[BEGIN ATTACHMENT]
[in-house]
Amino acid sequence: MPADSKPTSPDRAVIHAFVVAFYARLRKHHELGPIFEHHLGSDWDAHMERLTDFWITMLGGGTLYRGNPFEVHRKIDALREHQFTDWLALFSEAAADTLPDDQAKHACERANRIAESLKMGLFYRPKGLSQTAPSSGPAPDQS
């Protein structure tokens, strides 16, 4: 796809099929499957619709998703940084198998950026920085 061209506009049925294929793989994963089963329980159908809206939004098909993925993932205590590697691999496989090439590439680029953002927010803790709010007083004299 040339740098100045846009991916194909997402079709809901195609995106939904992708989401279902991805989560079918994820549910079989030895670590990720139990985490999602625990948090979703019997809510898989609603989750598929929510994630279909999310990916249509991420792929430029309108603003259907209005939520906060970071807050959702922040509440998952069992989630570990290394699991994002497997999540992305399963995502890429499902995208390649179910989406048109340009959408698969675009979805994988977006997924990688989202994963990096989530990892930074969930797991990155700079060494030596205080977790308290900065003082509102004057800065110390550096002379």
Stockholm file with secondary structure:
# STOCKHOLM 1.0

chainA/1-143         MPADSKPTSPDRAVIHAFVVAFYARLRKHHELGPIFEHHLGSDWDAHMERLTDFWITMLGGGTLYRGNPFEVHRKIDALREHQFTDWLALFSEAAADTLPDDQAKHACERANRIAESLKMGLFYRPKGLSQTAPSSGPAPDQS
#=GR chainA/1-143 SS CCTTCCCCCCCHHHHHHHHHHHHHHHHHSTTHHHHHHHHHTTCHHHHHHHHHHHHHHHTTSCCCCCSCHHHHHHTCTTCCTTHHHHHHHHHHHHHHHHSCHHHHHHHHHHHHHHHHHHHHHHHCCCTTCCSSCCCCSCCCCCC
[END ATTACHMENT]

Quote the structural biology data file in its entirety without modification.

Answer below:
[in-house]
Amino acid sequence: MPADSKPTSPDRAVIHAFVVAFYARLRKHHELGPIFEHHLGSDWDAHMERLTDFWITMLGGGTLYRGNPFEVHRKIDALREHQFTDWLALFSEAAADTLPDDQAKHACERANRIAESLKMGLFYRPKGLSQTAPSSGPAPDQS
């Protein structure tokens, strides 16, 4: 796809099929499957619709998703940084198998950026920085 061209506009049925294929793989994963089963329980159908809206939004098909993925993932205590590697691999496989090439590439680029953002927010803790709010007083004299 040339740098100045846009991916194909997402079709809901195609995106939904992708989401279902991805989560079918994820549910079989030895670590990720139990985490999602625990948090979703019997809510898989609603989750598929929510994630279909999310990916249509991420792929430029309108603003259907209005939520906060970071807050959702922040509440998952069992989630570990290394699991994002497997999540992305399963995502890429499902995208390649179910989406048109340009959408698969675009979805994988977006997924990688989202994963990096989530990892930074969930797991990155700079060494030596205080977790308290900065003082509102004057800065110390550096002379």
Stockholm file with secondary structure:
# STOCKHOLM 1.0

chainA/1-143         MPADSKPTSPDRAVIHAFVVAFYARLRKHHELGPIFEHHLGSDWDAHMERLTDFWITMLGGGTLYRGNPFEVHRKIDALREHQFTDWLALFSEAAADTLPDDQAKHACERANRIAESLKMGLFYRPKGLSQTAPSSGPAPDQS
#=GR chainA/1-143 SS CCTTCCCCCCCHHHHHHHHHHHHHHHHHSTTHHHHHHHHHTTCHHHHHHHHHHHHHHHTTSCCCCCSCHHHHHHTCTTCCTTHHHHHHHHHHHHHHHHSCHHHHHHHHHHHHHHHHHHHHHHHCCCTTCCSSCCCCSCCCCCC